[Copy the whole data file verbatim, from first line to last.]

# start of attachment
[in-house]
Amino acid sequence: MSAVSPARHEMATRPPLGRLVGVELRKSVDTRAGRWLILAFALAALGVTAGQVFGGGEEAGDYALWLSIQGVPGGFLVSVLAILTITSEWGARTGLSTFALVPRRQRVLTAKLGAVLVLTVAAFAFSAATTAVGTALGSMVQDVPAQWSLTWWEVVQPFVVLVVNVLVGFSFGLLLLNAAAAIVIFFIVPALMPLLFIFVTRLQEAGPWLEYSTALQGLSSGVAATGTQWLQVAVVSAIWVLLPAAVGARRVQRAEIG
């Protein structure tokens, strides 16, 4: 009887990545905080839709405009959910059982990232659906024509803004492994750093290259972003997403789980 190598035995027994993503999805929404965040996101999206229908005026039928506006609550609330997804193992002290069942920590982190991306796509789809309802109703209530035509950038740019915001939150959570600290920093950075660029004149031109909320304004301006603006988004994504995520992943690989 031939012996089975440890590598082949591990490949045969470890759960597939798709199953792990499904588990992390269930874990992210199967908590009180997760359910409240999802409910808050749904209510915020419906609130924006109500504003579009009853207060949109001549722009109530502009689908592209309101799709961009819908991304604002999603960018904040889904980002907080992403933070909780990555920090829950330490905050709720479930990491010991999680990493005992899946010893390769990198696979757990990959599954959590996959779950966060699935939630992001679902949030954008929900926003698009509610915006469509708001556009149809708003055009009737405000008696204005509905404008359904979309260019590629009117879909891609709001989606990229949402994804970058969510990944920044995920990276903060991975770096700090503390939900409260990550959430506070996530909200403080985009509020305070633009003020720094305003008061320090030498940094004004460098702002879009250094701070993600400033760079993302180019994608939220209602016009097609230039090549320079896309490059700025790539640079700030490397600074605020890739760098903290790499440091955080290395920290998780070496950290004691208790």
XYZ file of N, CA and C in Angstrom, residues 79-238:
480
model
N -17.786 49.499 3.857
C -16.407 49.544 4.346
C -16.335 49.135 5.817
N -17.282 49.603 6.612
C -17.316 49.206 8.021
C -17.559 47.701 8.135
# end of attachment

[in-house]
Amino acid sequence: MSAVSPARHEMATRPPLGRLVGVELRKSVDTRAGRWLILAFALAALGVTAGQVFGGGEEAGDYALWLSIQGVPGGFLVSVLAILTITSEWGARTGLSTFALVPRRQRVLTAKLGAVLVLTVAAFAFSAATTAVGTALGSMVQDVPAQWSLTWWEVVQPFVVLVVNVLVGFSFGLLLLNAAAAIVIFFIVPALMPLLFIFVTRLQEAGPWLEYSTALQGLSSGVAATGTQWLQVAVVSAIWVLLPAAVGARRVQRAEIG
């Protein structure tokens, strides 16, 4: 009887990545905080839709405009959910059982990232659906024509803004492994750093290259972003997403789980 190598035995027994993503999805929404965040996101999206229908005026039928506006609550609330997804193992002290069942920590982190991306796509789809309802109703209530035509950038740019915001939150959570600290920093950075660029004149031109909320304004301006603006988004994504995520992943690989 031939012996089975440890590598082949591990490949045969470890759960597939798709199953792990499904588990992390269930874990992210199967908590009180997760359910409240999802409910808050749904209510915020419906609130924006109500504003579009009853207060949109001549722009109530502009689908592209309101799709961009819908991304604002999603960018904040889904980002907080992403933070909780990555920090829950330490905050709720479930990491010991999680990493005992899946010893390769990198696979757990990959599954959590996959779950966060699935939630992001679902949030954008929900926003698009509610915006469509708001556009149809708003055009009737405000008696204005509905404008359904979309260019590629009117879909891609709001989606990229949402994804970058969510990944920044995920990276903060991975770096700090503390939900409260990550959430506070996530909200403080985009509020305070633009003020720094305003008061320090030498940094004004460098702002879009250094701070993600400033760079993302180019994608939220209602016009097609230039090549320079896309490059700025790539640079700030490397600074605020890739760098903290790499440091955080290395920290998780070496950290004691208790």
XYZ file of N, CA and C in Angstrom, residues 79-238:
480
model
N -17.786 49.499 3.857
C -16.407 49.544 4.346
C -16.335 49.135 5.817
N -17.282 49.603 6.612
C -17.316 49.206 8.021
C -17.559 47.701 8.135